• 22. Sheffield MBA Chapter 3- Research MethodologyThis chapter presents an outline of the research methodology utilized throughout thedissertation and describes the methods used for data collection. It further lists potentiallimitations and restrictions that can be incurred during the research process.3.1 Research MethodResearch method is “simply a technique for collecting data” (Bell & Bryman, 2003). Theresearch method primarily depends on the extent of the clarity about the theory used in theresearch, and research methods can be divided into two main approaches: • Deductive approach. • Inductive approach.The deductive approach should be used when the researcher develops a theory and thendevelops a strategy to test the correctness of this theory, whereas the inductive approachstarts with observations and data collection, which will then be analysed to develop atheory or a hypothesis (Lewis, Thornhill, & Saunders, 2007). Since the nature of thisresearch is evaluative judging the effectiveness of certain policies, strategies and laws aninductive approach will be applied; though there will always be an element of deduction inthe research: as it is impractical to collect data without at least having a model in mind(Veal, 2005).The inductive research method uses qualitative data to arrive at the research objectives.Qualitative data is content-rich information collected from a small number of people ororganizations, thus allowing the researcher to experience the research issues from therespondents’ perspective and to become a part of the research process throughunderstanding these issues (Veal, 2005). - 21 -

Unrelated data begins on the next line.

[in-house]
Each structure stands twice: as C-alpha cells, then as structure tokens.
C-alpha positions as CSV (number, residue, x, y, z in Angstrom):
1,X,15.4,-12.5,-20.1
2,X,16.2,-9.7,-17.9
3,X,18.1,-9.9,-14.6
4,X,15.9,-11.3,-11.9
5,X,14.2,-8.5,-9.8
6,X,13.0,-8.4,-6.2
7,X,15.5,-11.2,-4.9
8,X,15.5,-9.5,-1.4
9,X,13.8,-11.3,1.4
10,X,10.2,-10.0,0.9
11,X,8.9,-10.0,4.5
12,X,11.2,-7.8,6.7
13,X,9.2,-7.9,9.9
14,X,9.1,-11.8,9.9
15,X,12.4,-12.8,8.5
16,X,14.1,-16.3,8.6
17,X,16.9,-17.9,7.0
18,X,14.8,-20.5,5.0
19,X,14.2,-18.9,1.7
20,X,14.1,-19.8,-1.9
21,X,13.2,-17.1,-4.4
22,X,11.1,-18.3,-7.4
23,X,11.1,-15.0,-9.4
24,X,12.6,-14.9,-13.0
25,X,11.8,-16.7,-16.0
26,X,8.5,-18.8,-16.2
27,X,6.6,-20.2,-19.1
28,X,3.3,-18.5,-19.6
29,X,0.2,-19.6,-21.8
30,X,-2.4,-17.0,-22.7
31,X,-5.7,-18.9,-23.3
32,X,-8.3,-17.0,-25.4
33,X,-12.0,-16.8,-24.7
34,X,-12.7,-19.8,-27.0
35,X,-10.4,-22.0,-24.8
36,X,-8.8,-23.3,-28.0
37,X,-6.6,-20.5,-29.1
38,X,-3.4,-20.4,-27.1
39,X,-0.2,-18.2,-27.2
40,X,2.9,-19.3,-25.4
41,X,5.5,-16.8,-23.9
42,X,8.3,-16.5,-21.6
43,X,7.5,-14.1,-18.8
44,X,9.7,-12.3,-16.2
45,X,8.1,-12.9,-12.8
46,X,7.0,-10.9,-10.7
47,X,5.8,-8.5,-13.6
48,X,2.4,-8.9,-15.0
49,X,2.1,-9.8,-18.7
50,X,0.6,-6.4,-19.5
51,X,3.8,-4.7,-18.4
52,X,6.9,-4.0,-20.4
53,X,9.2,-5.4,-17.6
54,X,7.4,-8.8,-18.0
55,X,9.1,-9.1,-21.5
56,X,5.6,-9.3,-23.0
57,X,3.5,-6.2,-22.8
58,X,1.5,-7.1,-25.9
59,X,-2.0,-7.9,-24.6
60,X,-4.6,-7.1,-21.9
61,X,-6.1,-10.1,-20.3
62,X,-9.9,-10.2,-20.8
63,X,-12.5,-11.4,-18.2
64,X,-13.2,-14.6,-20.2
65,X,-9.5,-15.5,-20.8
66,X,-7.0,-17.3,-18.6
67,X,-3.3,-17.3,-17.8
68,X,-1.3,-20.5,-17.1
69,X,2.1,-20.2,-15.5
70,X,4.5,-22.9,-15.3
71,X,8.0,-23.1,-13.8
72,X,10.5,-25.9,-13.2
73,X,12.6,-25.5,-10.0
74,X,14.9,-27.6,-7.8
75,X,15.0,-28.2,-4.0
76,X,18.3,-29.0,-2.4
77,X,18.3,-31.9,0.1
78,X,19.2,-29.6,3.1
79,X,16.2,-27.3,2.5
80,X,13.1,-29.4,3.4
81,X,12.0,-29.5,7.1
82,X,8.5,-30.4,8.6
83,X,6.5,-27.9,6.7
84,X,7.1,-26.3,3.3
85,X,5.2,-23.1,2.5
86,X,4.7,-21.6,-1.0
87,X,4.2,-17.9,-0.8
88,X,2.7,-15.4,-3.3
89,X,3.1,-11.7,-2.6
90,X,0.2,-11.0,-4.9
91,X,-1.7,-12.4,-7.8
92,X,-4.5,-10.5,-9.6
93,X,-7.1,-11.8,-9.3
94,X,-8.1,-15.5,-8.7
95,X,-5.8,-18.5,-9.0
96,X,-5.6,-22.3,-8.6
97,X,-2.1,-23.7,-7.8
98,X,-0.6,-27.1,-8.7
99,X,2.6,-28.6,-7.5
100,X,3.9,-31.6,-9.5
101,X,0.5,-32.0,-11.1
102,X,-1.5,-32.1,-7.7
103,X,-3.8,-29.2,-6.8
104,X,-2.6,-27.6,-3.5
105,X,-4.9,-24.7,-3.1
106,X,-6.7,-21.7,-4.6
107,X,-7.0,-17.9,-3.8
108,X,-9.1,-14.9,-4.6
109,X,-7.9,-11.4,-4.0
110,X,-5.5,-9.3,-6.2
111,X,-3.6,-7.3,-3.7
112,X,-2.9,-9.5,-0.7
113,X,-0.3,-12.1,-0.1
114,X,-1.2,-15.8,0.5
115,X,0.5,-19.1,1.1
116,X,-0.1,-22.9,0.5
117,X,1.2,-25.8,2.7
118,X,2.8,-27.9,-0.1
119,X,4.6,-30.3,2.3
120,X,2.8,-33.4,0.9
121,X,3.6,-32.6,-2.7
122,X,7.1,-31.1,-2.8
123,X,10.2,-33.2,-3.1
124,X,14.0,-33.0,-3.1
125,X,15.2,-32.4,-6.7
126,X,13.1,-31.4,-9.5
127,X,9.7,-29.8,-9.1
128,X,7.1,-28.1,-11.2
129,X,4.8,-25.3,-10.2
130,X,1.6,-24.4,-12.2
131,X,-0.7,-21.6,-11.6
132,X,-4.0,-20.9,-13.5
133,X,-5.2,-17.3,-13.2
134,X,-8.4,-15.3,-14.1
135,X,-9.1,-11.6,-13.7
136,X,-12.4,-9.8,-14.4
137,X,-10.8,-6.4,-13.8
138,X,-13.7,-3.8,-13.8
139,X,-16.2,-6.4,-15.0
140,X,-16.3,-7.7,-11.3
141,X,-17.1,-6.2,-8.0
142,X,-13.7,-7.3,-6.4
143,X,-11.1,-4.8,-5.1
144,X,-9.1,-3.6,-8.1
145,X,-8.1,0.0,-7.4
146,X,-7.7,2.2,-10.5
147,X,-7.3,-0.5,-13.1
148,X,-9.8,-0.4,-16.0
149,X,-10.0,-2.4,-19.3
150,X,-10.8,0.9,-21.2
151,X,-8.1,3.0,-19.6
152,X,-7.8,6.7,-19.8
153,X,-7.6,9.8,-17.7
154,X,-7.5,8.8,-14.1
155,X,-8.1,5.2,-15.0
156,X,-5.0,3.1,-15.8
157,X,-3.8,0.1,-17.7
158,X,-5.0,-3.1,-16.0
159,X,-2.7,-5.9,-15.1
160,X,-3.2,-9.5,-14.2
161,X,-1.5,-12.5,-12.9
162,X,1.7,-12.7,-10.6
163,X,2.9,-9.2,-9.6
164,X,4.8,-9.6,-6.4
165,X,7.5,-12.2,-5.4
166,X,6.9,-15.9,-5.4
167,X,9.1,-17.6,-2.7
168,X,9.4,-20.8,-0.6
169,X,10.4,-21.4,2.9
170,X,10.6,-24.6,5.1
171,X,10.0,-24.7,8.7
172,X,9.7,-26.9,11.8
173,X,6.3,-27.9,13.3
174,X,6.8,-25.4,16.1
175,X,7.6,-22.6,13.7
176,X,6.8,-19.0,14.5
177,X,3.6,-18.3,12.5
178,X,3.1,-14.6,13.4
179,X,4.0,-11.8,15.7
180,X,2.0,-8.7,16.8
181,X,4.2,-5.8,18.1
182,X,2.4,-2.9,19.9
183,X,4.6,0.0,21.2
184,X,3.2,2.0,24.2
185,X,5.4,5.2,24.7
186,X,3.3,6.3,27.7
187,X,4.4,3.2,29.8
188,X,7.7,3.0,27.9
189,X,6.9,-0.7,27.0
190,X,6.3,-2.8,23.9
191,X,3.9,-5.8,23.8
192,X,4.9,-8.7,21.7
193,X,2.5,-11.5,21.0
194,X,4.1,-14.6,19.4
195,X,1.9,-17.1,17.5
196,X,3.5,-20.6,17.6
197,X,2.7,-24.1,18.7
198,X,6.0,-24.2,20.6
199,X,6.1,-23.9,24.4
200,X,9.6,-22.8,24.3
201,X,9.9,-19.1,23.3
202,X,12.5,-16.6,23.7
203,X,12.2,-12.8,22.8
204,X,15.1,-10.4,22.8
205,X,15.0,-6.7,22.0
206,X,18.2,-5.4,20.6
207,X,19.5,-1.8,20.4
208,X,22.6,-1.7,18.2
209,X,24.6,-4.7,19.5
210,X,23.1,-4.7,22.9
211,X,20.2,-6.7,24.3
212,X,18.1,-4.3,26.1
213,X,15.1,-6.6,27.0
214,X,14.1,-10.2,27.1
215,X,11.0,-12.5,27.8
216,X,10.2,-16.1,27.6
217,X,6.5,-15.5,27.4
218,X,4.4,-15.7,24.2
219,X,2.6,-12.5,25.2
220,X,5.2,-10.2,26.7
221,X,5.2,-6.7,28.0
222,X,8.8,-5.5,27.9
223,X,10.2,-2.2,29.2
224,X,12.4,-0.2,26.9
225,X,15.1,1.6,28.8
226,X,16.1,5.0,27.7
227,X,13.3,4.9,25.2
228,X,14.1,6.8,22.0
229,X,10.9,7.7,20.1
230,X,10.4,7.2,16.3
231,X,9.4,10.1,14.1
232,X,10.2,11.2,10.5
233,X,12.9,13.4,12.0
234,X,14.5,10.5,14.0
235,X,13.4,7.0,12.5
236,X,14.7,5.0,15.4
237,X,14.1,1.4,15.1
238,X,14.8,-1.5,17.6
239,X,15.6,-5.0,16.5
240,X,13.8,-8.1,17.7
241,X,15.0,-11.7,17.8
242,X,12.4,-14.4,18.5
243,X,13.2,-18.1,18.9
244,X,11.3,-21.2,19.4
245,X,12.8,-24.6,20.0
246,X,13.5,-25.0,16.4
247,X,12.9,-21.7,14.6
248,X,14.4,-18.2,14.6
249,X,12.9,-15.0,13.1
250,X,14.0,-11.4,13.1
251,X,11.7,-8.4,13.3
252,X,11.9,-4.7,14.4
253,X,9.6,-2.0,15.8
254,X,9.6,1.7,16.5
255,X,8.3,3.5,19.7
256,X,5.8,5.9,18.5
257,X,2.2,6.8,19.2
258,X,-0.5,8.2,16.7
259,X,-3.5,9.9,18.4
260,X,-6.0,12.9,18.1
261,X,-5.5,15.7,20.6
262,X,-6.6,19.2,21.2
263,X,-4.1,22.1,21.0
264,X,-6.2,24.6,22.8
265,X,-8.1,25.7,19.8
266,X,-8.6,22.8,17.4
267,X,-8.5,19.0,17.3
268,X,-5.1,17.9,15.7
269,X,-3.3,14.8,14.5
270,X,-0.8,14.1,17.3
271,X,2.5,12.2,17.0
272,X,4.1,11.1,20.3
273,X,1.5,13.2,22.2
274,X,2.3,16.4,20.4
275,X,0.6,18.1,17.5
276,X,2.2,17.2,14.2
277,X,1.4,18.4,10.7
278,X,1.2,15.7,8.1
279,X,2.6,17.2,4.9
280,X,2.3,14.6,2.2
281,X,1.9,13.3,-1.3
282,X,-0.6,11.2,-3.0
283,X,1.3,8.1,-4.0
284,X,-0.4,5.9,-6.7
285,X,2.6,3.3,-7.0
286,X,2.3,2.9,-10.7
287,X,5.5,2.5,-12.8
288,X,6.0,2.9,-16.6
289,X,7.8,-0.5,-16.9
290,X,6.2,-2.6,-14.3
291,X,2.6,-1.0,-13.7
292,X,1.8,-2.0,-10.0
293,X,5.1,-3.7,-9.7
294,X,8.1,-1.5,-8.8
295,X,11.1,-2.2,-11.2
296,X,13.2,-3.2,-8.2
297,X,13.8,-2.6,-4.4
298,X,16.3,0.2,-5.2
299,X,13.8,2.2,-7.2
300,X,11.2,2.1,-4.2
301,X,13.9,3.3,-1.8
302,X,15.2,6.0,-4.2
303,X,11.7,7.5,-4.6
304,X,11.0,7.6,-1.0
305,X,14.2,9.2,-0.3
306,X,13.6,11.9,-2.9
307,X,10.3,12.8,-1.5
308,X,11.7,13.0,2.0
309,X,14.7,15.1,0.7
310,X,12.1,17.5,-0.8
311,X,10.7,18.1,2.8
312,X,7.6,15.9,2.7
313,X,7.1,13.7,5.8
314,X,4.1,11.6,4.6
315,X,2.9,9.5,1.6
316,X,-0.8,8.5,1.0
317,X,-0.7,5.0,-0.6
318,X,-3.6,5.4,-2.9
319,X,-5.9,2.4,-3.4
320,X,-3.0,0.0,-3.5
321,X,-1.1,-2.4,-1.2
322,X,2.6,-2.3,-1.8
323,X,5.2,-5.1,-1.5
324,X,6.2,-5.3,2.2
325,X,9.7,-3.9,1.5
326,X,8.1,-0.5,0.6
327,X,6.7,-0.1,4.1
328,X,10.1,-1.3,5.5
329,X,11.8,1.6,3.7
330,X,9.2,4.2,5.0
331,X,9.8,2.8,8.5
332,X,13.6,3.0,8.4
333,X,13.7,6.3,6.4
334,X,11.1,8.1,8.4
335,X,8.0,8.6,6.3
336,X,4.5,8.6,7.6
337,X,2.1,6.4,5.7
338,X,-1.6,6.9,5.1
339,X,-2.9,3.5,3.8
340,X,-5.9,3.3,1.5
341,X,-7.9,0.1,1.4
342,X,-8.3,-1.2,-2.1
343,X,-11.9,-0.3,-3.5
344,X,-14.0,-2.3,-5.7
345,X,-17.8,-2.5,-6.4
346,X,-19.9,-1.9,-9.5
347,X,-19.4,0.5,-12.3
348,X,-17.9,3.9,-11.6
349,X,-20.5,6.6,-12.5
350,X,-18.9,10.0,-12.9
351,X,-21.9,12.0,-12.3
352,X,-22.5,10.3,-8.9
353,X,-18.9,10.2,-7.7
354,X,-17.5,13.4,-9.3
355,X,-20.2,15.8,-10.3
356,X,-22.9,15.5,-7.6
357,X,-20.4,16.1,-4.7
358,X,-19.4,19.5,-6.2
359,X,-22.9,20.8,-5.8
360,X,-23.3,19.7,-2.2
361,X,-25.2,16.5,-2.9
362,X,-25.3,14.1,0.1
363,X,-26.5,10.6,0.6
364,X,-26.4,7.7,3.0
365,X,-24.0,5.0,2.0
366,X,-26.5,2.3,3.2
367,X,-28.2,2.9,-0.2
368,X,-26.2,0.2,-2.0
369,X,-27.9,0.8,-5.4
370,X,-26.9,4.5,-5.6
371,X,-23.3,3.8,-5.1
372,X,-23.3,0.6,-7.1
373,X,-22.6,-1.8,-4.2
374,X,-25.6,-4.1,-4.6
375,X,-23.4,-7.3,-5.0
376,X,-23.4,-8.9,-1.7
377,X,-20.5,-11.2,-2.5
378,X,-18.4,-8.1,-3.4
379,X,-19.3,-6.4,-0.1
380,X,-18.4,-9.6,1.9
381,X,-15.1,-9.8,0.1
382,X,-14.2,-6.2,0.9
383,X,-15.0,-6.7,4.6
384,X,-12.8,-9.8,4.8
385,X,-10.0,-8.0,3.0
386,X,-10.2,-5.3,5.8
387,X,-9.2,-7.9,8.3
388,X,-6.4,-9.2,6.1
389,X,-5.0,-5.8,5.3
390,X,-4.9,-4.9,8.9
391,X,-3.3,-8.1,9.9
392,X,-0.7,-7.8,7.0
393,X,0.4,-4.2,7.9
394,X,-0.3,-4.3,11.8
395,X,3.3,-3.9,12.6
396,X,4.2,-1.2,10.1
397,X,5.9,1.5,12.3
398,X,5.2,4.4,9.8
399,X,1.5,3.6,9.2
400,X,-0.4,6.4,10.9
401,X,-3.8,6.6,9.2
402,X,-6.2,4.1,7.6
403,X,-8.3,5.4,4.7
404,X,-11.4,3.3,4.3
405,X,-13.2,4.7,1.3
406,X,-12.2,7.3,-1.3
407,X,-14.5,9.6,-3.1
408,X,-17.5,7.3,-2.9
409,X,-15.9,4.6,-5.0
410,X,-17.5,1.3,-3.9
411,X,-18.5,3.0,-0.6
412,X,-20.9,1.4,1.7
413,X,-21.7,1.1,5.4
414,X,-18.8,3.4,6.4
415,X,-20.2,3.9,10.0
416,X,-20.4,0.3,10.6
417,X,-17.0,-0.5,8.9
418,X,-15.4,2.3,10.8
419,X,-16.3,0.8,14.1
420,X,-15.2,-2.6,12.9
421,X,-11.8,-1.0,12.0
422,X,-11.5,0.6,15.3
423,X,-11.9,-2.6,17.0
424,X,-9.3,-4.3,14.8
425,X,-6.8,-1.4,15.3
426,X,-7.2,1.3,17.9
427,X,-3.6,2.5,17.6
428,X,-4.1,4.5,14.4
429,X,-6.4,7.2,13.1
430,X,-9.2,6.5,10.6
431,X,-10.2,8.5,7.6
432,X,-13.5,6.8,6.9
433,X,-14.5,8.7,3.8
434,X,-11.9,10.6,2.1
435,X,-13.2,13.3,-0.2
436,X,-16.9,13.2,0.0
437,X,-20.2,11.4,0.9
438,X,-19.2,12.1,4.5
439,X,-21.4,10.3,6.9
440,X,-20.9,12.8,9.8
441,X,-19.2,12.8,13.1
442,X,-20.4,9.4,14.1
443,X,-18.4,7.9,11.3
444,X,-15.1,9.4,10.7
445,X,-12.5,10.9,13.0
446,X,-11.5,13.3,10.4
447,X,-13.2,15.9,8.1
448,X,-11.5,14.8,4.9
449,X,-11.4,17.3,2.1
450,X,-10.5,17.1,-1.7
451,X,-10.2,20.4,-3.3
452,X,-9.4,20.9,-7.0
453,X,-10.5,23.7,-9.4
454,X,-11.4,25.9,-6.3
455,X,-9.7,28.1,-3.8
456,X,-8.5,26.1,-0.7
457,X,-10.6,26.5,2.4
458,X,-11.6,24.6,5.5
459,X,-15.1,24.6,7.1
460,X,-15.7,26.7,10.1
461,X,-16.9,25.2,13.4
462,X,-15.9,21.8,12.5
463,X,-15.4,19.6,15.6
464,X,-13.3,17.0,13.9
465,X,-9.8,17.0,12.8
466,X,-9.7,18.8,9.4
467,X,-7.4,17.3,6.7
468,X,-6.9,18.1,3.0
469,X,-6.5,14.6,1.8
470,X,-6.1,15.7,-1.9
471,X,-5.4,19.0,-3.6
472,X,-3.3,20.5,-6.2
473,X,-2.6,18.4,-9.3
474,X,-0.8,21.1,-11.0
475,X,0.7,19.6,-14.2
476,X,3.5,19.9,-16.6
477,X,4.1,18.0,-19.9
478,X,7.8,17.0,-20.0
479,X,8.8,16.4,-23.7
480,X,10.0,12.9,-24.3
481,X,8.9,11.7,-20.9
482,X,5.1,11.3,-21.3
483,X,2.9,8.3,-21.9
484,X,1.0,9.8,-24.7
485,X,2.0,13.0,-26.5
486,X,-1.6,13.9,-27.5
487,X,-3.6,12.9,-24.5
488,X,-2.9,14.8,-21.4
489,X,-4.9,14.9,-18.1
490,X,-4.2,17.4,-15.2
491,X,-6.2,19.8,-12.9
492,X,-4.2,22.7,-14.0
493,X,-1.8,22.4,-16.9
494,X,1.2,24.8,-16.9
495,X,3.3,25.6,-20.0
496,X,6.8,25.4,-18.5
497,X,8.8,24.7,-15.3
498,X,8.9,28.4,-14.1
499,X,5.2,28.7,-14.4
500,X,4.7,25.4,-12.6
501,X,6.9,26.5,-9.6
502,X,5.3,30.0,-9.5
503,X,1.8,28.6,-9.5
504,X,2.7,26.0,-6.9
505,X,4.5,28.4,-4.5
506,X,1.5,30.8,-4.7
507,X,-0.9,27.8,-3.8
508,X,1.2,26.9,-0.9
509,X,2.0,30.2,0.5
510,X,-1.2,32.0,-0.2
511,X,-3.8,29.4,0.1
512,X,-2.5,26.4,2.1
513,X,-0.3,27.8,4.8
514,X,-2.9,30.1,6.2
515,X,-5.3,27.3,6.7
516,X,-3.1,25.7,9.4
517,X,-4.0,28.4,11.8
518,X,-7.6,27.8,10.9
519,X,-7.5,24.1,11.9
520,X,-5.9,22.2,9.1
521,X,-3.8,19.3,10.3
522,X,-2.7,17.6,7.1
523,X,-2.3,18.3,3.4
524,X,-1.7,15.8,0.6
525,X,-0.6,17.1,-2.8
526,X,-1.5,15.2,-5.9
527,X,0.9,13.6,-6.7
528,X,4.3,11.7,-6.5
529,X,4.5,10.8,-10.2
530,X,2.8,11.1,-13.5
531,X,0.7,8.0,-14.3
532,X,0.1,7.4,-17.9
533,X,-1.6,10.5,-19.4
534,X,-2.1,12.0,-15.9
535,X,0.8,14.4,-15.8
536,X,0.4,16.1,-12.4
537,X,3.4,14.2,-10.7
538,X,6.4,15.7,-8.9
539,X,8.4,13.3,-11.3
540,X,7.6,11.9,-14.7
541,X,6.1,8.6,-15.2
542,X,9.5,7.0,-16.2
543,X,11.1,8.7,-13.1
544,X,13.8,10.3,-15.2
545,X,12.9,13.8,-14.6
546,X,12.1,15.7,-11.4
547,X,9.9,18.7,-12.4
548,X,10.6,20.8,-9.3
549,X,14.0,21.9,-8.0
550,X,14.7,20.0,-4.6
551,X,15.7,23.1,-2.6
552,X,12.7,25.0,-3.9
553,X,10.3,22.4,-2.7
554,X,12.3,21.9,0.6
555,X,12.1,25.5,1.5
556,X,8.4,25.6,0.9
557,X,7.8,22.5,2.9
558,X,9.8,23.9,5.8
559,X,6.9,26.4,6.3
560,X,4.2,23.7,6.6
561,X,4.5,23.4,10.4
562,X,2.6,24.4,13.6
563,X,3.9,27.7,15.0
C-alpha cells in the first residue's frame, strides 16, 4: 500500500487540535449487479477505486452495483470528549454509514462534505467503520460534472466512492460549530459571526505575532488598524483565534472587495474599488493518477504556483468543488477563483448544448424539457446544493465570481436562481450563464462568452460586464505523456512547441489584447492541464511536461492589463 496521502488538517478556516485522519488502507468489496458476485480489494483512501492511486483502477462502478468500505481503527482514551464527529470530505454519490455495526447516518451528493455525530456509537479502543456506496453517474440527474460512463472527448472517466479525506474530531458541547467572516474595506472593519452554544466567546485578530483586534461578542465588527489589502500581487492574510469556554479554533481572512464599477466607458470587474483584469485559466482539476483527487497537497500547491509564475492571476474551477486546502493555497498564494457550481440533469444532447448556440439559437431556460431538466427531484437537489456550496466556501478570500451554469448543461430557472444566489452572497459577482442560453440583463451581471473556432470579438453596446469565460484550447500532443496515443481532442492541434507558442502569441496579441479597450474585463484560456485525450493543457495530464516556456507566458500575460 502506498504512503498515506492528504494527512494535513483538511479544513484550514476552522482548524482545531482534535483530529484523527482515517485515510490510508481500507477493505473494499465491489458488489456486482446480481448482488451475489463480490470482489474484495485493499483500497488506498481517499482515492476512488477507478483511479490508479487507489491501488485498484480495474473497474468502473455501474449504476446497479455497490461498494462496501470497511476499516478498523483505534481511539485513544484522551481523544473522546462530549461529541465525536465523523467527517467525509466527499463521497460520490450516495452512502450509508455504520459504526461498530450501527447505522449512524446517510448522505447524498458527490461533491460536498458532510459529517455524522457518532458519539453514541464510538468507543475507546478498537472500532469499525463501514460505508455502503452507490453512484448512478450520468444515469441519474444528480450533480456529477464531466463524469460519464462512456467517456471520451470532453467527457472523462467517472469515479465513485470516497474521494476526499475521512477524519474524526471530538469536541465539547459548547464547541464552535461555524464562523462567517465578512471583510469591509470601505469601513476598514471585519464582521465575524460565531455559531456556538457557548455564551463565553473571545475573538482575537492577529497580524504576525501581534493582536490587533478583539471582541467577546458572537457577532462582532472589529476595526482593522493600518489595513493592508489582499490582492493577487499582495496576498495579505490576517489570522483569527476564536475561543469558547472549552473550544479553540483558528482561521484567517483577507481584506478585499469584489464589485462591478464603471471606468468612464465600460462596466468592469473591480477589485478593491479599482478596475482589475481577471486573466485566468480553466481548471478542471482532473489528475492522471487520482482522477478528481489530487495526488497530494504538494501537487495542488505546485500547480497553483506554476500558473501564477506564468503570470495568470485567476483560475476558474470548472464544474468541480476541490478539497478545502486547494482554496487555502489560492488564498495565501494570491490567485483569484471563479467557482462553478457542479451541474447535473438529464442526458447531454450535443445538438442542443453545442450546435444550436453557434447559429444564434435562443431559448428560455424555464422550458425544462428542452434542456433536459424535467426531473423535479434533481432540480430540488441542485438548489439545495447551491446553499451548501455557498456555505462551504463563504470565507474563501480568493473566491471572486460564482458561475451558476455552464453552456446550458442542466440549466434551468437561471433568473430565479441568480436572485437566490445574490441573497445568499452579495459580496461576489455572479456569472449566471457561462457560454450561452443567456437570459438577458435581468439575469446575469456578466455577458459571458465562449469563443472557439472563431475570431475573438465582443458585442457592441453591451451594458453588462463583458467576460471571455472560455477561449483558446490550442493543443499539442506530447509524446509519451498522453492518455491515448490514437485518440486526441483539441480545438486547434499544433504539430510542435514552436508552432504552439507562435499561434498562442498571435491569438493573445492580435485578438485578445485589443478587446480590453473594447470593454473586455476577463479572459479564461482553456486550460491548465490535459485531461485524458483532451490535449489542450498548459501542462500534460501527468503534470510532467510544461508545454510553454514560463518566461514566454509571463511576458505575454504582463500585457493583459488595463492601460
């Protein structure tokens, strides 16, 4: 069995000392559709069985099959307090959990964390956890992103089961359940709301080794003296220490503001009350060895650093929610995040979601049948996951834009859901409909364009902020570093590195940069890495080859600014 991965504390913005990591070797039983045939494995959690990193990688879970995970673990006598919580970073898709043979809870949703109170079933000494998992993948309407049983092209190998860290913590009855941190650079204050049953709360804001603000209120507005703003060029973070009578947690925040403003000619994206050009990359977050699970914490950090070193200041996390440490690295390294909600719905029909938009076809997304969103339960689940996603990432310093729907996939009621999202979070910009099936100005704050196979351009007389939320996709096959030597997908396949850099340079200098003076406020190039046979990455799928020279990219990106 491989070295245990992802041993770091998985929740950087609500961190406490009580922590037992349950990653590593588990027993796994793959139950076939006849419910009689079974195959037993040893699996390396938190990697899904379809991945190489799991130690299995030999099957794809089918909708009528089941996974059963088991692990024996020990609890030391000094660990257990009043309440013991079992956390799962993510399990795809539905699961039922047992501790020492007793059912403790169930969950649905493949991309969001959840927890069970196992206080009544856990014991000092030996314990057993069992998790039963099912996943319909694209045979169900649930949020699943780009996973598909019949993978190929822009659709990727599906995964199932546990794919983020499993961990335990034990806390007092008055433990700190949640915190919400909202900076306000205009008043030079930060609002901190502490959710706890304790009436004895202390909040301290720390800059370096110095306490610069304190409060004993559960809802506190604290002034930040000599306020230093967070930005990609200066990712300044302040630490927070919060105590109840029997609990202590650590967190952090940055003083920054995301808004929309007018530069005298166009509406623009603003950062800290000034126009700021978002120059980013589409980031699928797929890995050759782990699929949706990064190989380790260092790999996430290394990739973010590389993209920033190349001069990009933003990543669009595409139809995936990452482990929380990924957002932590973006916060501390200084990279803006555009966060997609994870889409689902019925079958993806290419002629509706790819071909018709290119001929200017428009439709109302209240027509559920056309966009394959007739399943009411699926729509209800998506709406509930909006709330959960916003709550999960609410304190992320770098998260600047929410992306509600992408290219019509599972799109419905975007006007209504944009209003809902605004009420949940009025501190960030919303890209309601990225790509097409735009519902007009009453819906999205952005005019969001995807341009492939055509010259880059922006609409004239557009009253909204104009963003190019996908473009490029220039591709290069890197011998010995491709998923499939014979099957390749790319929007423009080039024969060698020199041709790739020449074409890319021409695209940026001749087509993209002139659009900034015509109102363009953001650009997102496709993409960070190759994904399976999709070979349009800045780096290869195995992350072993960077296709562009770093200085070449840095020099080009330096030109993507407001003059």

• 23. Sheffield MBA3.2 Data CollectionResearch data can be collected in a variety of ways and methods, but, since the nature ofthis research is qualitative, it was decided that the best method for data collection wouldbe through semi-structured interviews combined with documents and articles fromdifferent resources (Veal, 2005).Data sources can be classified into two main categories: primary data and secondary data.However, a combination of both is usually required to provide sufficient data for theresearcher to analyse and answer the research questions (Lewis, Thornhill, & Saunders,2007).Secondary data refers to “the information gathered by someone other than the researcherconducting the study” (Sekaran, 2000). Secondary data can save the researcher time andmoney in acquiring information that can assist in answering the research questions.However, the drawback of using secondary data is that it might not fit the researchproblem and sometimes might not be of the desired quality (Lewis, Thornhill, & Saunders,2007). There are different sorts of secondary data, but for this research annual reports,government publications and research reports will be used as well as books andperiodicals.Primary data refers to new information collected as a part of the research project. Thereare different methods for collecting primary data, including questionnaires, surveys, focusgroups and interviews. However, the primary data for this research will be based oninterviews as they are flexible and can provide the kind of detail essential to the research.Interviews can be divided into three main categories (Lewis, Thornhill, & Saunders,2007): • Structured interviews • Semi-structured interviews • Unstructured or in-depth interviews - 22 -